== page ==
The Mayans are one of the ancient indigenous civilizations of the Americas that have long fascinated and captured the imagination of people around the world. They are famous for their massive pyramids that dominated their impressive cities. But there was much more to the Maya than their cities - caves, for example, were considered the sacred conduits to the underworld.
The Maya were centered on the wider Yucatan region of what is today Mexico, Belize, Guatemala, and parts of El Salvador and Honduras. To sustain their civilization, they built canals that one can float down today. Visitors explore some of the canals they left behind and are left to wonder about times gone by.
The Sian Ka'an Biosphere Reserve - One Of The World's Greatest
The Sian Ka'an Biosphere Reserve was established in 1986 and made a World Heritage site as early as 1987. It is much more than just a biosphere reserve. The area is also important for its historic and archeological value and for the canals that the Maya hand carved through it.
- Listed: UNESCO Listed Since 1987
- Size: 5,280 km2
- Location: Just South Of Tulum
- Ecosystems: Tropical Forest, Mangroves, Savannahs, Blue Lagoons, and Coral Reefs
The very name "Sian Ka'an" means "gate of heaven" or "a place where heaven begins." Part of the biosphere is on land and part is in the Caribbean (and includes a section of coral reef). The biosphere is considered one of the most biodiverse places in the world today and has become popular for ecotourism.
The reserve is full of cenotes and tree islands formed from the swamps.
- Wildlife: Crocodiles, Pumas, Tapirs, Jaguars, Howler Monkeys, Spider Monkeys, Sea Turtles, Manatees, Dolphins
- Birds: Over 330 Species
This is a place where ancient history and the natural world come together.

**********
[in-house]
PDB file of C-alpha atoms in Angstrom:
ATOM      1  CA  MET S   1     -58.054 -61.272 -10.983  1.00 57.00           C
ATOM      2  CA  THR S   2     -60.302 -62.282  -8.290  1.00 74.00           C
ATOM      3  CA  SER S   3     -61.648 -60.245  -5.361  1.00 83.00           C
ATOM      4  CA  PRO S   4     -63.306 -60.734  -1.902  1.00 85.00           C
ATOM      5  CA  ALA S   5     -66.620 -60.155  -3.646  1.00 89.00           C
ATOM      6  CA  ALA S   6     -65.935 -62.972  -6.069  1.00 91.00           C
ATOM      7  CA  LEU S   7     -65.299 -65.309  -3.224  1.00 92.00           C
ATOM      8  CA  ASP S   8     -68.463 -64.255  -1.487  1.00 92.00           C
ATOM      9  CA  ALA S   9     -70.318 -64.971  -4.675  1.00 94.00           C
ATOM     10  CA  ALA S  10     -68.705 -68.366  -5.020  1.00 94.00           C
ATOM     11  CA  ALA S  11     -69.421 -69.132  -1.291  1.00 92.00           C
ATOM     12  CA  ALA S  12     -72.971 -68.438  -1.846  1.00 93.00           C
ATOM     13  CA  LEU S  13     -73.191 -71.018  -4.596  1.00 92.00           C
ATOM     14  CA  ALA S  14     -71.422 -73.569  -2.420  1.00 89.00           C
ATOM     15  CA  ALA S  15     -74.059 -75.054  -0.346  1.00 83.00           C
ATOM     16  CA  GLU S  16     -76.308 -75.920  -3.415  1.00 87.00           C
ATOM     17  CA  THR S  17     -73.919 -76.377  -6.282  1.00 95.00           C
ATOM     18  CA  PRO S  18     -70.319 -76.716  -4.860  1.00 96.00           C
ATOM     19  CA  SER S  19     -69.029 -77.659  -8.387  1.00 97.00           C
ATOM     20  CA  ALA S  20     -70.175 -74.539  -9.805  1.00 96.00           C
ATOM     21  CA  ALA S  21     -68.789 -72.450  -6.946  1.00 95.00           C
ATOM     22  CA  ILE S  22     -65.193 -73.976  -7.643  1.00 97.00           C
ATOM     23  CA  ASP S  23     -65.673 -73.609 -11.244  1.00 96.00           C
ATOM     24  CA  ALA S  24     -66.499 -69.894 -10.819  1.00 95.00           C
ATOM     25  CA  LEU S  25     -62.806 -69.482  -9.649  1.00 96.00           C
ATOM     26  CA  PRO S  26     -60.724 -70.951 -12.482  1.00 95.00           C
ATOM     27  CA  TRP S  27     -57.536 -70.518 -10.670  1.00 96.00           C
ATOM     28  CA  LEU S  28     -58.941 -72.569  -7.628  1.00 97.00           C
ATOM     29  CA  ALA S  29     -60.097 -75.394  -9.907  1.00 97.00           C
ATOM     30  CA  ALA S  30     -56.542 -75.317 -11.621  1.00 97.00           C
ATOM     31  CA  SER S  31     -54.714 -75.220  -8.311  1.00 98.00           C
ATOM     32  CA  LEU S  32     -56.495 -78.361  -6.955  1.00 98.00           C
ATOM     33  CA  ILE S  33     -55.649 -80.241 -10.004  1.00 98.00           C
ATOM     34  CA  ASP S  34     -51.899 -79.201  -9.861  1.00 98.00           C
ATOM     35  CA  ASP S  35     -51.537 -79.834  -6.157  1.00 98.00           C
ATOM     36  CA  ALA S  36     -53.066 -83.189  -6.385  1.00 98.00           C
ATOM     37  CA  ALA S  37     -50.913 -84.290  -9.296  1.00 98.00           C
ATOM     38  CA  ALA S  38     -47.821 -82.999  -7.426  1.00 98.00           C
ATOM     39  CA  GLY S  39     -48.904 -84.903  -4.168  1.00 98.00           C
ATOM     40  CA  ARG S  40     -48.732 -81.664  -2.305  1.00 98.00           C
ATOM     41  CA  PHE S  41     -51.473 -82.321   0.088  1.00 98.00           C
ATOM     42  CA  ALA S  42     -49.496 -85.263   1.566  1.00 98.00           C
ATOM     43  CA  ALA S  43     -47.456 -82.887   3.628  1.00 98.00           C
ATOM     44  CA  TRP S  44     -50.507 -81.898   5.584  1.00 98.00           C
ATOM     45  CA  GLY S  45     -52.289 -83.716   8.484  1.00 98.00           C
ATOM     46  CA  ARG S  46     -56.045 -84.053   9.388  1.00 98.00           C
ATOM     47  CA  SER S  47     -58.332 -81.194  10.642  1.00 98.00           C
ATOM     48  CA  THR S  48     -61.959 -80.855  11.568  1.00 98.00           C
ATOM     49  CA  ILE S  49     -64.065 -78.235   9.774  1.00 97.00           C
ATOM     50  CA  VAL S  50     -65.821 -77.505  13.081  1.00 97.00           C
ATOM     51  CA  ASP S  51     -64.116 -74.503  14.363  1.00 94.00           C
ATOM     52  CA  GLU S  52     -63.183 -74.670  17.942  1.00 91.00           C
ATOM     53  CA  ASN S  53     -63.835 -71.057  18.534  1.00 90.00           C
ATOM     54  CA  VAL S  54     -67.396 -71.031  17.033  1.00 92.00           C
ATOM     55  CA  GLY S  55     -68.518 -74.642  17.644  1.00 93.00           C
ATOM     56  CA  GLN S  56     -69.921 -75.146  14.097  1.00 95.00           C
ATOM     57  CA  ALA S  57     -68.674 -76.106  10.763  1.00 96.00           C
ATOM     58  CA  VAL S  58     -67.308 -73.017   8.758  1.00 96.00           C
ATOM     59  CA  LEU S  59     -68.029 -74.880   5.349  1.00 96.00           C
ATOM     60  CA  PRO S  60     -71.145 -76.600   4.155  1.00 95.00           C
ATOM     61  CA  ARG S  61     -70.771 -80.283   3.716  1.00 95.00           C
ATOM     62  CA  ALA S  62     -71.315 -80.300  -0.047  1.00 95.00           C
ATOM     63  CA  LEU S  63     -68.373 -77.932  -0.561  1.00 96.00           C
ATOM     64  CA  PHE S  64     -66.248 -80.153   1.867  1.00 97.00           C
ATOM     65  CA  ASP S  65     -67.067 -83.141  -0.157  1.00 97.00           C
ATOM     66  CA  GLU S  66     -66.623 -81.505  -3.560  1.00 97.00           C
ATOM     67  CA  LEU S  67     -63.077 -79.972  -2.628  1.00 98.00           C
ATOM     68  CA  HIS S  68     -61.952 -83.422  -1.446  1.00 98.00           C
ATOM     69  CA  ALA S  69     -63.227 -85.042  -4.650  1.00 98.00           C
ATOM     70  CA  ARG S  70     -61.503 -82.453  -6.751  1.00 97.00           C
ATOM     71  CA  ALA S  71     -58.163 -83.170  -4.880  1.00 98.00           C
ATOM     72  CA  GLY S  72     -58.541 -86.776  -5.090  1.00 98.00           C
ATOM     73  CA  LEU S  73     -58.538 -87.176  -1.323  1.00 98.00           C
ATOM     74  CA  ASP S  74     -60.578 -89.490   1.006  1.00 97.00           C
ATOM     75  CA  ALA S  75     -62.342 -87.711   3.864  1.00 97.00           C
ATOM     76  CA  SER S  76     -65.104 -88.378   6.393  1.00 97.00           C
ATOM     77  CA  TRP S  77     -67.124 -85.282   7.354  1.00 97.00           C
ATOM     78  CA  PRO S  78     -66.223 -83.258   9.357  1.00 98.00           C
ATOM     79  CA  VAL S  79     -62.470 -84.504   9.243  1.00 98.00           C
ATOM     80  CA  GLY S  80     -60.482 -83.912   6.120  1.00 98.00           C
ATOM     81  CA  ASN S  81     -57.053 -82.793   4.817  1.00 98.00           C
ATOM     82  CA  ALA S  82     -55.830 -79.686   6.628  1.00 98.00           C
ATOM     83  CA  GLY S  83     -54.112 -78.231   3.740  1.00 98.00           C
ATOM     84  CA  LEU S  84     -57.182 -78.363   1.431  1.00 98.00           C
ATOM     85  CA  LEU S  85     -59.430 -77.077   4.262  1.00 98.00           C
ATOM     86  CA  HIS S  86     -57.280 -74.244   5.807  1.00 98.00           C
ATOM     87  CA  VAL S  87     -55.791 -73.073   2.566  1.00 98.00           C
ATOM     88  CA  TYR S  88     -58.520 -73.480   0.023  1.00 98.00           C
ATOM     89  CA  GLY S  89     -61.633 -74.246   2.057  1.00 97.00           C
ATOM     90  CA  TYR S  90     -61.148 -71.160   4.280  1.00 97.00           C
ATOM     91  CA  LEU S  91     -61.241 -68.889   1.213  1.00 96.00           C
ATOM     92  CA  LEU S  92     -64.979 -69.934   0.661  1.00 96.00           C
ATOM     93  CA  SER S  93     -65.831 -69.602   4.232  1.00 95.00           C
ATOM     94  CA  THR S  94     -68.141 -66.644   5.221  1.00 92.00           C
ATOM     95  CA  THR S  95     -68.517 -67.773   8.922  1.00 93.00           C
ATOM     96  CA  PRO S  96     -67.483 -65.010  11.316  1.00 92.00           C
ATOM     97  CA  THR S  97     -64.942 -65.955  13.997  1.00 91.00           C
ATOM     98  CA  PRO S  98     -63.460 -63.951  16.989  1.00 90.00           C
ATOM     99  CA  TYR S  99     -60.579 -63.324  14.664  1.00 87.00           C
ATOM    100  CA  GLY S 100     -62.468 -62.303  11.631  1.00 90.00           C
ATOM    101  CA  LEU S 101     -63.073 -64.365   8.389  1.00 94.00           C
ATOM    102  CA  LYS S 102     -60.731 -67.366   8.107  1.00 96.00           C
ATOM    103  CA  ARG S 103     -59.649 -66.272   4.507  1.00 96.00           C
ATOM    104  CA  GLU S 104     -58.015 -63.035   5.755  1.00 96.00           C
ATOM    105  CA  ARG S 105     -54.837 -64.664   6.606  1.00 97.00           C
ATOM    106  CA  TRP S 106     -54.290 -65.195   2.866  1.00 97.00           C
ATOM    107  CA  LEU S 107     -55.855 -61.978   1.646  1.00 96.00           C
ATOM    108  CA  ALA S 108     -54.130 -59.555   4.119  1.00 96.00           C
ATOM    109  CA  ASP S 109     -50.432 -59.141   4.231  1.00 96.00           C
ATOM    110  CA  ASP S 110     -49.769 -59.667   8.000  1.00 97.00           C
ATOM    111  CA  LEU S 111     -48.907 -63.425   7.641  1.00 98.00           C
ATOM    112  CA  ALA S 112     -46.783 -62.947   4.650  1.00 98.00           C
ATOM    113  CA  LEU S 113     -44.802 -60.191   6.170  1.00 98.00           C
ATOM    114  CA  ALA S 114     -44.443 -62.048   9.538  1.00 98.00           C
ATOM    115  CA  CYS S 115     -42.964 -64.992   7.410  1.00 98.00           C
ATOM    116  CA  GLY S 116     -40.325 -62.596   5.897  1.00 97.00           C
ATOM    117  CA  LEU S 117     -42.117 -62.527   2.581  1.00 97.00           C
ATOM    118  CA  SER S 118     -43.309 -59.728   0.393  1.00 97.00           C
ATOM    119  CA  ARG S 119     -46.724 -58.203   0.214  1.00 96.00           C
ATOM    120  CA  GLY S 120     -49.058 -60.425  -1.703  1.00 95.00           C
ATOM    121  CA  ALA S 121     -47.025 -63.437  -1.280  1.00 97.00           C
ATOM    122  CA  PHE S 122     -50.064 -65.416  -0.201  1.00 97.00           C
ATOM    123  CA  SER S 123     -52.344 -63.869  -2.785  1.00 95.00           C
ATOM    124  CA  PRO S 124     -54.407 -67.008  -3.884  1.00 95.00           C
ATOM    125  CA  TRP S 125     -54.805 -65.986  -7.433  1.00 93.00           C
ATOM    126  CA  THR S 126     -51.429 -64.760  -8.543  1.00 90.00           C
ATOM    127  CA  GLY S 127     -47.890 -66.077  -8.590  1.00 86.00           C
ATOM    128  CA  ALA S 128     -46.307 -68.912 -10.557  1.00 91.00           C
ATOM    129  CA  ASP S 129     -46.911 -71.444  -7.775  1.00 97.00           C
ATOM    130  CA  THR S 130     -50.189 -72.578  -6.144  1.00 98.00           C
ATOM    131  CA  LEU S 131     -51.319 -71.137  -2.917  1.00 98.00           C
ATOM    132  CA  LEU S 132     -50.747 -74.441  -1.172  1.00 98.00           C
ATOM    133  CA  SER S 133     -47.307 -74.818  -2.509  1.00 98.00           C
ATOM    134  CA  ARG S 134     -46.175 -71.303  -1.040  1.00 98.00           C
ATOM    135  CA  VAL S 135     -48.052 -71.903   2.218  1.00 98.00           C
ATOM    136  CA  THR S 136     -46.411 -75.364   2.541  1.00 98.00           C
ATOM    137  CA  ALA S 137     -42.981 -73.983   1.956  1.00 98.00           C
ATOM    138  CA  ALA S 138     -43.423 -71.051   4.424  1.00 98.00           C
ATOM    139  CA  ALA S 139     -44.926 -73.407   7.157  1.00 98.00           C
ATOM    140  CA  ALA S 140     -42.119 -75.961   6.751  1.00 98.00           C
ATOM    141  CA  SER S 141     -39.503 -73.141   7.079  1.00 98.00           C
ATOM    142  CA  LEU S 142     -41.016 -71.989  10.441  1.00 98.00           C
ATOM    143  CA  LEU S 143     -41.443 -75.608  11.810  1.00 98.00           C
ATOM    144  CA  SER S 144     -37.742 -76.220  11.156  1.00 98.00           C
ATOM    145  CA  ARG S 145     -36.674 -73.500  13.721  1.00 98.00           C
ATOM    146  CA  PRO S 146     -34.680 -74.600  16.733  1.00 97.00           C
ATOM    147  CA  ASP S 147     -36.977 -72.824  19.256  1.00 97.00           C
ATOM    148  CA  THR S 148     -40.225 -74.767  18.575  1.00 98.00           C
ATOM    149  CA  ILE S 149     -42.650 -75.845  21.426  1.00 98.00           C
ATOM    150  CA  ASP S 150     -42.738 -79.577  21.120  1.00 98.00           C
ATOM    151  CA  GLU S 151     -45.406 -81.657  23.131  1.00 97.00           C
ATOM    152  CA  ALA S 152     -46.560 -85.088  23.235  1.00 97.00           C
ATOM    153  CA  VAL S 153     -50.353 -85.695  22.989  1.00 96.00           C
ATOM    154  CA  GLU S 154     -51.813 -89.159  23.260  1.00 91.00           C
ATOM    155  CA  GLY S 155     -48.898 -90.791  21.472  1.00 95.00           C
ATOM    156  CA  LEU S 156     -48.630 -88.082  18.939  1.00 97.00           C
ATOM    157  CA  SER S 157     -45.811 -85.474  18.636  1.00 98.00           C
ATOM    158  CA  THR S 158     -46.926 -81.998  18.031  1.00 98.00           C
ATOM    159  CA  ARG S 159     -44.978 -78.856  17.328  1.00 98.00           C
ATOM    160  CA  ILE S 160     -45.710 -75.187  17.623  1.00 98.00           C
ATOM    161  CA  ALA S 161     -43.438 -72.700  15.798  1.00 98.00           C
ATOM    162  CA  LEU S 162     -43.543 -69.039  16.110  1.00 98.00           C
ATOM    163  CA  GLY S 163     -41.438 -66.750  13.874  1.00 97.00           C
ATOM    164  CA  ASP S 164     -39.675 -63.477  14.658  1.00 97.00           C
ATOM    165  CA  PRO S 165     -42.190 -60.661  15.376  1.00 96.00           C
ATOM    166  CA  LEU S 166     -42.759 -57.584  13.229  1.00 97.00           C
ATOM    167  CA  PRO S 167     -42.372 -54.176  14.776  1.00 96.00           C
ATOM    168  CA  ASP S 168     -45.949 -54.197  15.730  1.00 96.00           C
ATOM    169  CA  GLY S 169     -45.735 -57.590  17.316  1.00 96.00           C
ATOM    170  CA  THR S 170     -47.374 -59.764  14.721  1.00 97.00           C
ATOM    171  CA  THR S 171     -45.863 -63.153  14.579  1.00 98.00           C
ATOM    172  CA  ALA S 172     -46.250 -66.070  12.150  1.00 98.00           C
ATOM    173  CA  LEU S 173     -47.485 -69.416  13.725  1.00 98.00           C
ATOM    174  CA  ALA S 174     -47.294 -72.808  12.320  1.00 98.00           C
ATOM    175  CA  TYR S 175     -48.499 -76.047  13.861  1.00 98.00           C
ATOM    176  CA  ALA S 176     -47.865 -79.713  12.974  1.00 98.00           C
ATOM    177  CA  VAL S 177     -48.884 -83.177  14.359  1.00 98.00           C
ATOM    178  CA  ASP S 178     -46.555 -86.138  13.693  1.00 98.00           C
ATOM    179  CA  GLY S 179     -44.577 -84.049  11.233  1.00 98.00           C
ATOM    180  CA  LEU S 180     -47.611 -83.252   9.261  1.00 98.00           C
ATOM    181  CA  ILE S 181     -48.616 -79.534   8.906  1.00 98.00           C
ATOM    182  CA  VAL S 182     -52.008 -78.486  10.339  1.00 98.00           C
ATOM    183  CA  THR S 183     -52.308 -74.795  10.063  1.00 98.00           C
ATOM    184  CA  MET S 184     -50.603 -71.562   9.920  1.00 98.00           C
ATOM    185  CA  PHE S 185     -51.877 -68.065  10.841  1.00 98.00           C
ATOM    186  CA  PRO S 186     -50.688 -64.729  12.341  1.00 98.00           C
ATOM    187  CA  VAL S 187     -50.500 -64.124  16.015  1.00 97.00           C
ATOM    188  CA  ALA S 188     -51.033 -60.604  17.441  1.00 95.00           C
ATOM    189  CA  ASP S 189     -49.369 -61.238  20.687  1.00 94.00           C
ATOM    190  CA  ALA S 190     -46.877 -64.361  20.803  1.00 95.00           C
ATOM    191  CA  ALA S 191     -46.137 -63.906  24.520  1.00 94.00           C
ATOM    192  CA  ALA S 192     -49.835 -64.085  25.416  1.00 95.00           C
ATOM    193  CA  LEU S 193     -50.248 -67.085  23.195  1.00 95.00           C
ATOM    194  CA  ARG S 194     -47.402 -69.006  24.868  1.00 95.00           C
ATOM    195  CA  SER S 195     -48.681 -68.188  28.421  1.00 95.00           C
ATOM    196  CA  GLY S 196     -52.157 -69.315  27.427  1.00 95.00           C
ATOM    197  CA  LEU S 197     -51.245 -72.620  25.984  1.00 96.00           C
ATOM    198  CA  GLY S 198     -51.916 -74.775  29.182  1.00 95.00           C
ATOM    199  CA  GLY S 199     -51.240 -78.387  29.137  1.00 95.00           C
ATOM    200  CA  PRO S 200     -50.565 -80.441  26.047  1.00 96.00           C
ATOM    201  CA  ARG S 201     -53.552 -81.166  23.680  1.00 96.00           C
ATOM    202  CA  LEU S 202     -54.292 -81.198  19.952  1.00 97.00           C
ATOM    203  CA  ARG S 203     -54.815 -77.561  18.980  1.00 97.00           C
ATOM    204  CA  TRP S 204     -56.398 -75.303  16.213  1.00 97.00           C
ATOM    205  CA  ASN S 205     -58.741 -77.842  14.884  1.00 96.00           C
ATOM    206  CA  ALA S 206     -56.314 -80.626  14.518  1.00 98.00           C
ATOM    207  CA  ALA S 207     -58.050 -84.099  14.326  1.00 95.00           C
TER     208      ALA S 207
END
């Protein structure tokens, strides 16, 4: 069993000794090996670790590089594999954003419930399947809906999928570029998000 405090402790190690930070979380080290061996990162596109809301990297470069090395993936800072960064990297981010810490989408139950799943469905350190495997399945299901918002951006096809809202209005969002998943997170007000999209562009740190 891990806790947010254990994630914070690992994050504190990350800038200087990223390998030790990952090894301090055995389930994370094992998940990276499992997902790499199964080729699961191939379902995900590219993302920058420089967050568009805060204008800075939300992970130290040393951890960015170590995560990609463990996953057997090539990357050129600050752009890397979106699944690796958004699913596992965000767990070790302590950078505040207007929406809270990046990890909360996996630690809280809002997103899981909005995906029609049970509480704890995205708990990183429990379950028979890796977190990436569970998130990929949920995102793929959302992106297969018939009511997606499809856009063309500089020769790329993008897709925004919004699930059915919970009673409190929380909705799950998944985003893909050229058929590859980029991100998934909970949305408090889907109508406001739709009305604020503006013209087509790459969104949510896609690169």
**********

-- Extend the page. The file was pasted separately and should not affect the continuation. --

Visiting Sian Ka'an & Floating Down Ancient Maya Canals
Imagine floating down canals built by the Maya centuries ago by hand. It is a surreal experience and one enhanced by the biosphere around it. See the tall grasses and the colorful birds while hearing the haunting calls of howler monkeys.
It offers a break from the all-inclusive hotels and the tropical Caribbean beaches. The reserve is home to 23 or so known archaeological sites that hail from the Maya civilization. The oldest of the sites goes back to around 350 BC.
- Archaeological Sites: 23 Maya Sites
The waterways were part of an important route for the Maya. Sian Ka'an was inhabited by the Maya peoples for over 1200 years until they abandoned it in the mid-1500s.
Excursions include birdwatching tours and kayaking tours. These often lead through the lagoons of the area while exploring the Maya ruins and the ancient canals (also including snorkeling on the reefs).
- Access: An Easy Day Trip From Tulum
Typically full-service excursions to the Sian Ka'an reserve cost within the range of $85-165 per person. For those on a tighter budget, local boatmen may offer canal tours for $35-50 per person according to Lonely Planet. They are available as day trips from Tulum.
One can visit the area by oneself, but it is best done with a guide. There are not many trails, and it can be difficult to navigate the waterways by oneself.
Ancient Mayan Route & Canal Tour
One example of a Mayan Canal tour in the Sian Ka'an is the day tour that combines the natural beauty with the cultural heritage of the bio reserve. On this tour, guests will snorkel the massive Mesoamerican Reef - the second largest reef in the world after the Australian Great Barrier Reef (which is one of the world's greatest natural treasures).
During the tour, one will:
- Float On The Mayan Canal
- Snorkel the Mesoamerican Reef
- See Flora and Fauna
- Discover Sink Holes In The Lagoons
- Visit Mayan Ruins
The tour includes a boat ride, a tour guide, snorkel equipment, drinks (water and juice), snacks, lunch, and entry fees to Sian Ka'an and the Mayan Canal.
- Duration: 4 to 6 Hours
- Availability: Monday to Saturday (Sunday on Request)
- Age Restriction: 3 And Up
There are other tour operators to consider - like Community Tours Sian Ka'an and Tulum Diving and Travel. Sit back in a boat or jump in and explore the ancient channels built by the Maya long before the Europeans arrived to connect their communities.